The Dow Jones Industrial Average rose on Wednesday on the back of strong quarterly earnings from companies like IBM, United Technologies and Procter & Gamble.
The 30-stock index rose 171.14 points to 24,575.62. Big gains were hard to find away from companies that reported earnings, so the broader market was little changed. The gained 0.2 percent to close at 2,638.70, led by a 1.2 percent jump in the consumer staples sector. The Nasdaq Composite advanced 0.1 percent to 7,025.77.
Dow members United Technologies and Procter & Gamble both rose more than 4.8 percent after reporting better-than-expected earnings. IBM, another Dow component, jumped 8.5 percent in its best session since Oct. 18, 2017.
"Ultimately, when you look at the data, the thing that matters most to the market is earnings," said Andres Garcia-Amaya, founder of Zoe Financial. "I would say the technology sector is one that could make or break the story for equities. If you look at margins for the sector versus the other sectors, it's by far the largest."
"If you start to actually see margins for the technology sector deteriorate, that's going to basically be something investors are not going to be happy about," Garcia-Amaya said.
More than 14 percent of S&P 500 companies have released their calendar fourth-quarter results so far. Of those companies, 72.9 percent have topped earnings estimates, according to FactSet data. However, only 58.7 percent of those companies have beaten sales forecasts.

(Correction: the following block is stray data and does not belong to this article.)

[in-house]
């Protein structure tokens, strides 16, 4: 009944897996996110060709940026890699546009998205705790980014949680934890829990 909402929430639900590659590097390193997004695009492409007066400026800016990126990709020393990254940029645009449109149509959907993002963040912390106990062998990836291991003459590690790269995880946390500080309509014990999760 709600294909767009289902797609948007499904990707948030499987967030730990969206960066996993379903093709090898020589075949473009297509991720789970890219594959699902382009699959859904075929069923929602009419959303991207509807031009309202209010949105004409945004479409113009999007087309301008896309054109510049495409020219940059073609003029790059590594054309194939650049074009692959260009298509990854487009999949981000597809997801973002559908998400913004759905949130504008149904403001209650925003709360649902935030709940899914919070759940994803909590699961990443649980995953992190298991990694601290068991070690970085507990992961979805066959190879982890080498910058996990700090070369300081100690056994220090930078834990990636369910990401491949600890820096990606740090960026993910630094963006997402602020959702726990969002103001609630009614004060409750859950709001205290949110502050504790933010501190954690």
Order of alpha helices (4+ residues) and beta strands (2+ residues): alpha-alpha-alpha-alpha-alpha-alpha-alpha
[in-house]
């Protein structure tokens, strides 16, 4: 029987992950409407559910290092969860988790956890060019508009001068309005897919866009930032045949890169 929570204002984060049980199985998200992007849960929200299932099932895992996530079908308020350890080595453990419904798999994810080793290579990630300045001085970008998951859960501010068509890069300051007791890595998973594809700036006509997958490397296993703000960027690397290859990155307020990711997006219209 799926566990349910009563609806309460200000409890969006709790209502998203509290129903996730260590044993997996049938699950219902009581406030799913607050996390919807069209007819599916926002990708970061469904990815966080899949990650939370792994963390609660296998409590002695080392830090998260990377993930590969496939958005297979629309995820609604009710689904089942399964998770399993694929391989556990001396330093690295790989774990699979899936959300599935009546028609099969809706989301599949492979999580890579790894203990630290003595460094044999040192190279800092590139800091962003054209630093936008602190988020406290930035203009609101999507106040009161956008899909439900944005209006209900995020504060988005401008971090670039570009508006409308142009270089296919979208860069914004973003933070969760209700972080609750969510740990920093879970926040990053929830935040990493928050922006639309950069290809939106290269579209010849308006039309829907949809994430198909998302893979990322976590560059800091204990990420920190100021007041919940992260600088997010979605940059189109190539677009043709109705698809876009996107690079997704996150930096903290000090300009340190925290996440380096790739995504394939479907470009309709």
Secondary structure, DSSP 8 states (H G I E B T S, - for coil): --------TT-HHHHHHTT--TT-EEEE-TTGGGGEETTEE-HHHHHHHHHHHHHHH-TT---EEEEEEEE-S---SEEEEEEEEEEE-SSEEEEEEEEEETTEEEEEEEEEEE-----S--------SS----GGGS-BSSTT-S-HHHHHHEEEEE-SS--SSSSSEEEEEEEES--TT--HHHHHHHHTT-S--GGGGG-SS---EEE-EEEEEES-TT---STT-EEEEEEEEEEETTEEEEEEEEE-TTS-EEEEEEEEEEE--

Overall, profits for the companies that have reported have grown by 13.2 percent, slightly above expectations. However, that would be the slowest pace of earnings growth since the fourth quarter of 2017, when S&P 500 profits expanded by 15.5 percent.
Wednesday's move higher came after steep losses in the previous session. On Tuesday, the Dow snapped its four-day winning streak, closing down more than 300 points lower, as global growth fears added jitters to market sentiment.
The International Monetary Fund (IMF) revised down its estimates for global growth earlier this week, projecting a 3.5 percent growth rate across the globe in 2019, and 3.6 percent for next year. The fund had already slashed its forecasts back in October, due to trade tensions, however issues still remain as the institution keeps its eye on other topics filled with uncertainty, such as Brexit. Weak economic data out of China didn't ease fears either.
Meanwhile, investors continue to keep a close eye on trade negotiations with the China.
White House economic advisor Larry Kudlow told CNBC's "Closing Bell" on Tuesday that reports of a meeting between U.S. and Chinese trade officials had been canceled. He added that no intermediate gatherings had been scheduled other than the visit by China Vice Premier Liu He.